Feb 12, 2006 8:19 pm

[quote=SonnyClips]This blind love of Bush is about to cause its adherence a great deal of pain. [/quote]

Gee, that sounds so much like the "We'll take back the House in 1994, 96, 98, 2000, 2002, 2004..." it's a broken record.

BTW, what's about to cause some adherents a great deal of pain is the irrational Bush-hatred on the part of people who can't even form a rational alternative. Oops, too late, it's already destroyed the Democrats...

[quote=SonnyClips]

 Oh and 7 months after your elected you have the largest attack on the US by foreign forces should reflect poorly on your leadership. If not when do we draw the line for when you're responsible?

[/quote]

You may have forgotten, but your side already had an election to make that case and John "You bet we might have" Kerry lost.

Feb 12, 2006 8:53 pm

[quote=SonnyClips]Mitt Romney is as likely to be our next President as Hillary. As far as Bush nothing will prove his failure like history.

Or success.  I agree that Hillary will never be President.  She has too many skeletons in her closet.  Can we all say Rose Hill law firm records and Vince Foster.  Basically she is hard, cold calculating, self centered b#tch.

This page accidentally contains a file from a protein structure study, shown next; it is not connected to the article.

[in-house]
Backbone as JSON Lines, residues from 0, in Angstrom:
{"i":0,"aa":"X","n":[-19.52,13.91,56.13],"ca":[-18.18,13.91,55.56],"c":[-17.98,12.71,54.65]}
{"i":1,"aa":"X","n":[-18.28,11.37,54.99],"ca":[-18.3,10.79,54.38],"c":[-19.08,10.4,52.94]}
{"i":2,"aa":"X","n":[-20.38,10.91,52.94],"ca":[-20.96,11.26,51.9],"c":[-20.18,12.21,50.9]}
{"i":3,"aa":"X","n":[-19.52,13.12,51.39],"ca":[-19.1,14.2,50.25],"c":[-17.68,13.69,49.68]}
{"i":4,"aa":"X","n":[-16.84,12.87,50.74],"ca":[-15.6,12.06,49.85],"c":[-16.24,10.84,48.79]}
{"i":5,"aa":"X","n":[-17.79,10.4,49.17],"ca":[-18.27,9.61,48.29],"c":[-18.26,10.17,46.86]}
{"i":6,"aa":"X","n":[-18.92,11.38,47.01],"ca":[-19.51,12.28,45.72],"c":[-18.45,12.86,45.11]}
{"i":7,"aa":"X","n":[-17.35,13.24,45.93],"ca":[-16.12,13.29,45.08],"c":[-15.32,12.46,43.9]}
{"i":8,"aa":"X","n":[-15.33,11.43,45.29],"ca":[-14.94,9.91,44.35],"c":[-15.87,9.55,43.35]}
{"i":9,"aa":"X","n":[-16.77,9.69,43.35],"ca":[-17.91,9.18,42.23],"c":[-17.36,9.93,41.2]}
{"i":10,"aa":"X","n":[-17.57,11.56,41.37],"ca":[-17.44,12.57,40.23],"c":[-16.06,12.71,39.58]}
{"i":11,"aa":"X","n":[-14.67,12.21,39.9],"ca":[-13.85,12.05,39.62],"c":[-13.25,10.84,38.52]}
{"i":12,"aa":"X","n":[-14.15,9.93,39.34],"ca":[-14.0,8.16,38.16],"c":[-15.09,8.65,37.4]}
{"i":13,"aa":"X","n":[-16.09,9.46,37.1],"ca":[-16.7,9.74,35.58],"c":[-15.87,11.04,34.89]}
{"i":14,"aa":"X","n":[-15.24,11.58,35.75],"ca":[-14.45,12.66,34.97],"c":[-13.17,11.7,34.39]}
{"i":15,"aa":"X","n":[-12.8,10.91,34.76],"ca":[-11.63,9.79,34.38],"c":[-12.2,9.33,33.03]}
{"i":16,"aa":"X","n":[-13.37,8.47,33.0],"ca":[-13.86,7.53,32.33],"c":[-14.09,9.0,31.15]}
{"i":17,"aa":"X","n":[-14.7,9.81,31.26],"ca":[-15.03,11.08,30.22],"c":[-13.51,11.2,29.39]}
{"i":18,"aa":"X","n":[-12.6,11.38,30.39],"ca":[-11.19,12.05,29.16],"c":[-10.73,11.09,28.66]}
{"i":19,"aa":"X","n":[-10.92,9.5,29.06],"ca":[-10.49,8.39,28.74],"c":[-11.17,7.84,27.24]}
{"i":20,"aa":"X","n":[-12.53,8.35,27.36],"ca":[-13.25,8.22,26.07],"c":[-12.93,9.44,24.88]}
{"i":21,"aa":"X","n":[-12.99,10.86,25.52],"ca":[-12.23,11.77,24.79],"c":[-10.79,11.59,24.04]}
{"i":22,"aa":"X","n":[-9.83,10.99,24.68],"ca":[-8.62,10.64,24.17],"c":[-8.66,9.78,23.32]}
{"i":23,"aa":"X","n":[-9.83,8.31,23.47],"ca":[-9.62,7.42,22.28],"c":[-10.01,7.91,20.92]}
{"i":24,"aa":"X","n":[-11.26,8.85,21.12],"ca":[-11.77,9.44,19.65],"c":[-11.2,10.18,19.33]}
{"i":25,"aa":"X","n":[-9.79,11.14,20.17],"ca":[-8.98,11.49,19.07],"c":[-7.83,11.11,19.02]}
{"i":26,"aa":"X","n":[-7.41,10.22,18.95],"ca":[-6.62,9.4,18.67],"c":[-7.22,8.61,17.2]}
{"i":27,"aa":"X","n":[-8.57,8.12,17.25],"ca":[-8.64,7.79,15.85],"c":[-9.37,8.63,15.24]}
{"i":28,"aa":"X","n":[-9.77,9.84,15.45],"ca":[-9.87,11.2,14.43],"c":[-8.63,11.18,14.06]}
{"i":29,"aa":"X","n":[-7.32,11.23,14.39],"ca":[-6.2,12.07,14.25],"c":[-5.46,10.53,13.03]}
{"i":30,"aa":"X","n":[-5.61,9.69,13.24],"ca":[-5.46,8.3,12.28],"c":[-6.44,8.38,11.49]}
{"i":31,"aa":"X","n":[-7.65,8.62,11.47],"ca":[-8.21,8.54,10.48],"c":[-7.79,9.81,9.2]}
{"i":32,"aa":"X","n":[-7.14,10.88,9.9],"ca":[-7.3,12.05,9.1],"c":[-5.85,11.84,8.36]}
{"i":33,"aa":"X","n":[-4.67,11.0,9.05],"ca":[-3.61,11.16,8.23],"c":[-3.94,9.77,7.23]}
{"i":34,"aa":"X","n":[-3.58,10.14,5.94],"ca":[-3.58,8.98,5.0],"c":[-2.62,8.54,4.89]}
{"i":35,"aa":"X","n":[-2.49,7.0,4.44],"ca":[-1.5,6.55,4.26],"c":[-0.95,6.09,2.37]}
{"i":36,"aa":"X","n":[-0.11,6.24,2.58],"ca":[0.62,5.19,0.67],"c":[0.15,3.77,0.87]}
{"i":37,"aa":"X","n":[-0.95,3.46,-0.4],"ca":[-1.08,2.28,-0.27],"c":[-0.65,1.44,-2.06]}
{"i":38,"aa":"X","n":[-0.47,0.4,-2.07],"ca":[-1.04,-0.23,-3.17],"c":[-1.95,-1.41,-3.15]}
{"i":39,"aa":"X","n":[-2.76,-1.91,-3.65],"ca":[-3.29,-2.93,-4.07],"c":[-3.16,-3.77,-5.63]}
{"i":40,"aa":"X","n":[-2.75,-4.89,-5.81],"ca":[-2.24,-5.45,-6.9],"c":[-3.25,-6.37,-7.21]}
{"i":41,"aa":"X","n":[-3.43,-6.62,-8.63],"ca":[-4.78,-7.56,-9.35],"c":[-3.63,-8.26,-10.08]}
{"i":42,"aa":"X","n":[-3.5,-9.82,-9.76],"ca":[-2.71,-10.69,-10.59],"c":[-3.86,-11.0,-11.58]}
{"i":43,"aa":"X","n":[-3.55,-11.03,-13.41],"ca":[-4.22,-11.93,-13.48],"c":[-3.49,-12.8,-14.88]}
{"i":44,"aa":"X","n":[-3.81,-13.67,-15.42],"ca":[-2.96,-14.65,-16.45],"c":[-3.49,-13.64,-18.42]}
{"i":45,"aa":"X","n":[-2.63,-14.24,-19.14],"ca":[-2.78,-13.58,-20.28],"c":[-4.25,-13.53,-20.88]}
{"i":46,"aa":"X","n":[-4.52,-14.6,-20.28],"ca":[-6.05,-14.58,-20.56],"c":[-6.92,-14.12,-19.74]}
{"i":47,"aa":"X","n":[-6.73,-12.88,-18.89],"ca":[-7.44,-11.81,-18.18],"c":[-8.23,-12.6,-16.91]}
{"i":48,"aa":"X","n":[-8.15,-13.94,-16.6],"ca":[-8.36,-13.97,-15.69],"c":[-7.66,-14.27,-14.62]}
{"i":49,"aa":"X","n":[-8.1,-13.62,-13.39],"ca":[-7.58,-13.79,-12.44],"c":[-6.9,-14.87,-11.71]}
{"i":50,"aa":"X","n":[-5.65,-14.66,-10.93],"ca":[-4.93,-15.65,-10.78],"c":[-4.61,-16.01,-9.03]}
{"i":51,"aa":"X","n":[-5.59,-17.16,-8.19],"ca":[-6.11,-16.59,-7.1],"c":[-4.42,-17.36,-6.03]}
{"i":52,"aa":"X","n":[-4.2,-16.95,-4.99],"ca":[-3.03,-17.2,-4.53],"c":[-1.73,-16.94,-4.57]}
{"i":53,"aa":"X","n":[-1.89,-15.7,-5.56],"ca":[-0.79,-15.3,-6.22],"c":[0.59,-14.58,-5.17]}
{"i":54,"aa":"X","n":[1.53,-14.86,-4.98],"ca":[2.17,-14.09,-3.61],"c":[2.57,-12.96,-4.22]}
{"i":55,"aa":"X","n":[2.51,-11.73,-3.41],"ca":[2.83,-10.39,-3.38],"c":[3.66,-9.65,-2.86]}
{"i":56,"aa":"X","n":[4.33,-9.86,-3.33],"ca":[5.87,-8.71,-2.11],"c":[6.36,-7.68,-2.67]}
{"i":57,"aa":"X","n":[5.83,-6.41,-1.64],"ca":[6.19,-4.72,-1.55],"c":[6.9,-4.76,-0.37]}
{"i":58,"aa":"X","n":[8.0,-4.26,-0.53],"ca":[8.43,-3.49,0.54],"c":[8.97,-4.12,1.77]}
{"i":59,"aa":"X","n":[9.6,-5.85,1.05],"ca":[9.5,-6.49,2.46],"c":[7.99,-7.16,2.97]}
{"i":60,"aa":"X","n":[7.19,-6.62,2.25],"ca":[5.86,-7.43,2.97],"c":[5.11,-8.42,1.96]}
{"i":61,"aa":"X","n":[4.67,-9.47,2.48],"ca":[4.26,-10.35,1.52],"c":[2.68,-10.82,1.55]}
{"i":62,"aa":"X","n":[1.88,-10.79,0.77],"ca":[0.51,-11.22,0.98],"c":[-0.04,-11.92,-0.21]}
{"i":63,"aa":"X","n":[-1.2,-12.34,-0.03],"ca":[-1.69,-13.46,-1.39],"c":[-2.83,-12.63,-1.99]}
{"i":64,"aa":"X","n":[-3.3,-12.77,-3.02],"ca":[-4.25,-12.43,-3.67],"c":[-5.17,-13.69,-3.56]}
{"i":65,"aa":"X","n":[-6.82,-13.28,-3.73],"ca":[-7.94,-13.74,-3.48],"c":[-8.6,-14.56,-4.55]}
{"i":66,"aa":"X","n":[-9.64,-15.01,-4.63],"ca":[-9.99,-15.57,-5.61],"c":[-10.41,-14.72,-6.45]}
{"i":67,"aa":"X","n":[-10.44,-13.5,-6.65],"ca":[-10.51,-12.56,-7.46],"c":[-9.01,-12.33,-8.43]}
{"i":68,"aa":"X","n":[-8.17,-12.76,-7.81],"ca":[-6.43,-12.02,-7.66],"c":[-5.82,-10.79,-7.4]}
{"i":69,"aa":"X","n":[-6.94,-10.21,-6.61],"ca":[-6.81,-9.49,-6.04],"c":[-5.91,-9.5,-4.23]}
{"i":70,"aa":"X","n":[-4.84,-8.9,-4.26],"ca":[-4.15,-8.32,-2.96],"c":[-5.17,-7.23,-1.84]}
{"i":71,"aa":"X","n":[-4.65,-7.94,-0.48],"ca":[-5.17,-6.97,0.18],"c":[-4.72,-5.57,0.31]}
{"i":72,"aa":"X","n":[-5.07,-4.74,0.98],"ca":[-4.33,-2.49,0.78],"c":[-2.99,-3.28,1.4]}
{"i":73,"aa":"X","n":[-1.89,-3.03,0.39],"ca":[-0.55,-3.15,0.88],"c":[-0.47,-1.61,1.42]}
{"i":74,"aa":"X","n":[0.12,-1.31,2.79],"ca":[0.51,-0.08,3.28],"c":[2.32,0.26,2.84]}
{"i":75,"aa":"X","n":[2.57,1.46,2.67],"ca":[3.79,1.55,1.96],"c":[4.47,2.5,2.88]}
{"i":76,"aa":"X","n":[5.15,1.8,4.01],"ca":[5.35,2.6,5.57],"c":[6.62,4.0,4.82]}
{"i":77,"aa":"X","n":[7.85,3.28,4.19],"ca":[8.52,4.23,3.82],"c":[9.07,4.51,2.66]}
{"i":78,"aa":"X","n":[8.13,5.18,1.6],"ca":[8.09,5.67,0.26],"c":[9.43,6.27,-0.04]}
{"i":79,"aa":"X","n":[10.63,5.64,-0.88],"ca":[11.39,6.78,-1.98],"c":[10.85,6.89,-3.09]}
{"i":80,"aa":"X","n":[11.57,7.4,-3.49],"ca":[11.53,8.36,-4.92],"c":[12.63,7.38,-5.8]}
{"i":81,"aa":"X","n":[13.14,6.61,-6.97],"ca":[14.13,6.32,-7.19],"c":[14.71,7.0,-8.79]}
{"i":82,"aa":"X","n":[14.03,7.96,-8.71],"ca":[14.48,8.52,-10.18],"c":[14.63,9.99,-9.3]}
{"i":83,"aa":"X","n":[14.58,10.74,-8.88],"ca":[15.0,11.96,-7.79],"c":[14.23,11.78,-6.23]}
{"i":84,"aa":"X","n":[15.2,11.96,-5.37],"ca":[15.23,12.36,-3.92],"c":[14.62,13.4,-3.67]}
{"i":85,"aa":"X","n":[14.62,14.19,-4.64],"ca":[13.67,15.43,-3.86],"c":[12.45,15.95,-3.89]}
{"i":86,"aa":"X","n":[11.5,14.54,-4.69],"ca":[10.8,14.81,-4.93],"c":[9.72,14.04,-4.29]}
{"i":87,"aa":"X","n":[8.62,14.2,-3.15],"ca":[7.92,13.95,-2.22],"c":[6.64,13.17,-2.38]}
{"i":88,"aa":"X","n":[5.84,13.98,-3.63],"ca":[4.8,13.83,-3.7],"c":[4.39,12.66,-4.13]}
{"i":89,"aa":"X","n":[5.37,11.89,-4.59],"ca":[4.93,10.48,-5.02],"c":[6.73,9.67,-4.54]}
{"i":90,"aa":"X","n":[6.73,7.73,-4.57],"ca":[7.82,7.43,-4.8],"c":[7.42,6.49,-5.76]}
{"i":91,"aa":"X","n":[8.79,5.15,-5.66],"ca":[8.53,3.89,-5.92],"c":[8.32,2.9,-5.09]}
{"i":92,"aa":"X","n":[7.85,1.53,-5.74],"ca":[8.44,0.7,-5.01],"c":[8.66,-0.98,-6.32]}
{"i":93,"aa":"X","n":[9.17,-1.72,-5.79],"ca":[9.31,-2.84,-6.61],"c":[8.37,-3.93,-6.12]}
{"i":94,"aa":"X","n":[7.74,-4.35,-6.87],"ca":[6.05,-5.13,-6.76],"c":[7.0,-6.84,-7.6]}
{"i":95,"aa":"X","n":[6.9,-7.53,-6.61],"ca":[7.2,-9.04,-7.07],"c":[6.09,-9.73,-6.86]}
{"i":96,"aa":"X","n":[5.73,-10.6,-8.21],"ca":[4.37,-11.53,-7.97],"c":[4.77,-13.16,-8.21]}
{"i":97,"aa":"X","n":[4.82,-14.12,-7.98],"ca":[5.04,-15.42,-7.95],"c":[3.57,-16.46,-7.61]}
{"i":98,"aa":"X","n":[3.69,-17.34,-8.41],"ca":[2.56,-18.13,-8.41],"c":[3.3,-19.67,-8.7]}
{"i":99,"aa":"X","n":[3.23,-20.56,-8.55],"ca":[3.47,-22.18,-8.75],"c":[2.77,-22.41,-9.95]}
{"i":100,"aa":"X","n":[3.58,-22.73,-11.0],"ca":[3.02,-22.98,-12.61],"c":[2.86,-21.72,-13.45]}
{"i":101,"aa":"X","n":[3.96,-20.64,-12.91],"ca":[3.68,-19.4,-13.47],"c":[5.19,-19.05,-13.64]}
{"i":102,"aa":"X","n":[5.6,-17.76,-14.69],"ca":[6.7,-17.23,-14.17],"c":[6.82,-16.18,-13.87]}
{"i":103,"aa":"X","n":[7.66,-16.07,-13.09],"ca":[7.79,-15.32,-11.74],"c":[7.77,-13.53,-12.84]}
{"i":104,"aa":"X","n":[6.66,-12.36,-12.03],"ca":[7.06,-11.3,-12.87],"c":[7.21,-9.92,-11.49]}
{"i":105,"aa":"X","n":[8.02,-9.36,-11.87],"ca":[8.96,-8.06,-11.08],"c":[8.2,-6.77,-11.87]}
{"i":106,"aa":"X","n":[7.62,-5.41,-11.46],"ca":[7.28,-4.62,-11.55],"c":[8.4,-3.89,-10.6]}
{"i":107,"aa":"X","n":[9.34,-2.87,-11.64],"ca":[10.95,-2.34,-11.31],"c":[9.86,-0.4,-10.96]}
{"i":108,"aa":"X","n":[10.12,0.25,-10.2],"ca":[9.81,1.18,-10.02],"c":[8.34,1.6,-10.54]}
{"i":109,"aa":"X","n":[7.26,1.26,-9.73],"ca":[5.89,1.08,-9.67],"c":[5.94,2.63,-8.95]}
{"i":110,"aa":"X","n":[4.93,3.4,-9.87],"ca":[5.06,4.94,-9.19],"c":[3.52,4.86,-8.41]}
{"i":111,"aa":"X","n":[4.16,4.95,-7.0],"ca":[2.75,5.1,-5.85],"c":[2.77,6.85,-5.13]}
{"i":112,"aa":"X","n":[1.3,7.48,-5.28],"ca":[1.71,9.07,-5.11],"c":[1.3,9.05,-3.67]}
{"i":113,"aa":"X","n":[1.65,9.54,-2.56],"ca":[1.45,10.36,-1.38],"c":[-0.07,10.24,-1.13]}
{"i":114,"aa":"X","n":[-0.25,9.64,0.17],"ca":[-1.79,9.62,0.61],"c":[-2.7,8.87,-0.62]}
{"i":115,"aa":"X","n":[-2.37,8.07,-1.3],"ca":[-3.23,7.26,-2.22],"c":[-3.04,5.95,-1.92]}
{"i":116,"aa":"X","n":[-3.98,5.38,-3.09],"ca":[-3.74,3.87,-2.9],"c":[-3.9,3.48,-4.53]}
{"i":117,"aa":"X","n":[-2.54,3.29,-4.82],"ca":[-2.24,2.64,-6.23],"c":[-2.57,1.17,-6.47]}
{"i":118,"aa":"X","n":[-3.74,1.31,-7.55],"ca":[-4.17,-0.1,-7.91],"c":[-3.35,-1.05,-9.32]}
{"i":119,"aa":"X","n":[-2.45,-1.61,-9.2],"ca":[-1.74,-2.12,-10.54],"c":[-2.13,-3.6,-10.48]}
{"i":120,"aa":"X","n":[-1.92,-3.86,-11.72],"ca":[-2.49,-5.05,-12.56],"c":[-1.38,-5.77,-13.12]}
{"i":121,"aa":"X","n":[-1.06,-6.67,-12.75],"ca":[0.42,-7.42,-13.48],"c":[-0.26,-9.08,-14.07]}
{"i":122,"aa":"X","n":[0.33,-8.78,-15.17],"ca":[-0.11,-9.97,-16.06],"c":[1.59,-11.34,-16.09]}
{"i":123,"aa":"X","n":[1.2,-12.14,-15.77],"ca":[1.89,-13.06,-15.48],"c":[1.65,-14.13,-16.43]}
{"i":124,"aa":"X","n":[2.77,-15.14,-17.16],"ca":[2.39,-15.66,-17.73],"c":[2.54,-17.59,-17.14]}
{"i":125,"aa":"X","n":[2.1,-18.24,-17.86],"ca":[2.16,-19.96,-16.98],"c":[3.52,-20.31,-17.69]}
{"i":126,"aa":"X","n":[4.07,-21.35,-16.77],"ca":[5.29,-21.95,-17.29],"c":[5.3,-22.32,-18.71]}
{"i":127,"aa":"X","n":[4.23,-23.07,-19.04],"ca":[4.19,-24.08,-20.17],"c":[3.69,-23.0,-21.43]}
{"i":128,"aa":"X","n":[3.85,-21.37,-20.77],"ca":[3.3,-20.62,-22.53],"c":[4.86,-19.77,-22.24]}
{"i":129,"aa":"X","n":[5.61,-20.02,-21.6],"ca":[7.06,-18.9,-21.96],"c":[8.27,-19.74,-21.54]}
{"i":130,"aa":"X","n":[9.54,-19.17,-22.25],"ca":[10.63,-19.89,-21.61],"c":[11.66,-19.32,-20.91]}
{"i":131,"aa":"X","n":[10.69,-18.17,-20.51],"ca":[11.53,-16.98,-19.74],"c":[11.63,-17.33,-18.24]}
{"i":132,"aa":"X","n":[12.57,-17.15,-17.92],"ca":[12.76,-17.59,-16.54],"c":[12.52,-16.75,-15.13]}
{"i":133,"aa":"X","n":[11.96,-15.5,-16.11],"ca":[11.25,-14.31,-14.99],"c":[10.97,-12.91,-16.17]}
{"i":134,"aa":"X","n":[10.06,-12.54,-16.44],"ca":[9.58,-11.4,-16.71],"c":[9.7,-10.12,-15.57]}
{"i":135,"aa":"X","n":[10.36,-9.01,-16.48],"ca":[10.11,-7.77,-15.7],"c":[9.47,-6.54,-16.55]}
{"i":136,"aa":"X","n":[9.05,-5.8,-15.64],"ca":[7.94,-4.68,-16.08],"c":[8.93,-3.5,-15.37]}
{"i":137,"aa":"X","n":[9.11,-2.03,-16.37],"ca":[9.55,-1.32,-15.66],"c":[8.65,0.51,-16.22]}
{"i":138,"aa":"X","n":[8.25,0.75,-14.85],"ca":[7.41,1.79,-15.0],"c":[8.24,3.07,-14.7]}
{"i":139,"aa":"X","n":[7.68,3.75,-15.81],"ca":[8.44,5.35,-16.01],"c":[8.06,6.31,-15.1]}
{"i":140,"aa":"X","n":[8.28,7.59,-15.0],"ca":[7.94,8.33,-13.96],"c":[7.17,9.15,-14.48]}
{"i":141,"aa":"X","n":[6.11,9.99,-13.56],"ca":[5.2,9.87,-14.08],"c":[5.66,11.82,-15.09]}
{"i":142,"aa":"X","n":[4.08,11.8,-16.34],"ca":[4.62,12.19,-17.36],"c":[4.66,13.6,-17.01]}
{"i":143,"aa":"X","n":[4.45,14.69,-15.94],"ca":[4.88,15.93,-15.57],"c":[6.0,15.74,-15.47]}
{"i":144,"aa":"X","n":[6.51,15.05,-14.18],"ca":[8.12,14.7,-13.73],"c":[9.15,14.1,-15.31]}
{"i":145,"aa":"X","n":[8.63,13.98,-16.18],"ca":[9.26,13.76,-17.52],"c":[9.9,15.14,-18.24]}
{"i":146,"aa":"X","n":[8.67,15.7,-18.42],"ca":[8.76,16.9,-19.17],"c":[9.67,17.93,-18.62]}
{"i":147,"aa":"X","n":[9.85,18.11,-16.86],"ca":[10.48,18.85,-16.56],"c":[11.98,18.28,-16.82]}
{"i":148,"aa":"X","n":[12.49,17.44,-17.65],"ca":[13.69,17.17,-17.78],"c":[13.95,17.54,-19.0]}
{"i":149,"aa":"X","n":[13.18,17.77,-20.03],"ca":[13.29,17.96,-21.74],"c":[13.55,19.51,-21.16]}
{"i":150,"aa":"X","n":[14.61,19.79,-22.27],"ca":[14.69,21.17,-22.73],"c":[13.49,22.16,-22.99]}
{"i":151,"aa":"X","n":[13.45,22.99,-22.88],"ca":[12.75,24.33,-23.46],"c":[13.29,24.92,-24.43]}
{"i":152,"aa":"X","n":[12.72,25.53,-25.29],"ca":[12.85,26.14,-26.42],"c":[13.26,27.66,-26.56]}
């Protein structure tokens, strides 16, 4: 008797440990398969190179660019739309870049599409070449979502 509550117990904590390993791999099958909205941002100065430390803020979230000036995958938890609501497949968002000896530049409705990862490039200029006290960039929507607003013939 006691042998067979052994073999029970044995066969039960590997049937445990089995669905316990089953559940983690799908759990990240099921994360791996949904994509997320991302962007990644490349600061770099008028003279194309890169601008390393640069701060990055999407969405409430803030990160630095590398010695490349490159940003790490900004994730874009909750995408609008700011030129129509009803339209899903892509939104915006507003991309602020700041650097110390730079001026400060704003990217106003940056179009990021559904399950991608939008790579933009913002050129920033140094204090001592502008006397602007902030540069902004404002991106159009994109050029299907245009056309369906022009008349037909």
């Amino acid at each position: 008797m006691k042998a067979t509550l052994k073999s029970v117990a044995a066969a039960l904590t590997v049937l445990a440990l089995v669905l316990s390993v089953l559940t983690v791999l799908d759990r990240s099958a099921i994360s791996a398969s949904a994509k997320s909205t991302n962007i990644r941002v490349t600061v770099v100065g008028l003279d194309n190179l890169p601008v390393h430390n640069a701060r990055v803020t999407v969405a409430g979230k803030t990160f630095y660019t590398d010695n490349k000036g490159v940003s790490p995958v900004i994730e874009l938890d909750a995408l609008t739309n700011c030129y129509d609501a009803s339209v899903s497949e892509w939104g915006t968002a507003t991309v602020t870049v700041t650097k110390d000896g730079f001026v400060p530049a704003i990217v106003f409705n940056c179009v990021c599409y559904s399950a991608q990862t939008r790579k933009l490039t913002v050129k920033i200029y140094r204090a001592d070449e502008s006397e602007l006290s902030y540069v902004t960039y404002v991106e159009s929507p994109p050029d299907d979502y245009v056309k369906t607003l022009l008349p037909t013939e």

Mitt Romney strikes me as one of the more capable candidates that the Republicans can put forward.  Who else have they got?   Certainly not McCain.  He is about at popular with the Republican base as Hillary is.


This blind love of Bush is about to cause its adherence a great deal of pain.

There is no blind love of Bush. I see his failings and am not happy with everything he has done.  He should do more to stop illegal immigration and enforce the deportation of illegals.  He needs to veto and veto and veto bills until Congress quits spending like drunken sailors.  He needs to keep the Federal Government out of issues like the Oregon suicide law.  He should have stood firmly on the side of Denmark in the cartoon jihad.  He needs to be much tougher on calling the Democrats who actively want to see us fail in the war on terror for their own political benefit what they really are...greedy treasonous cowards.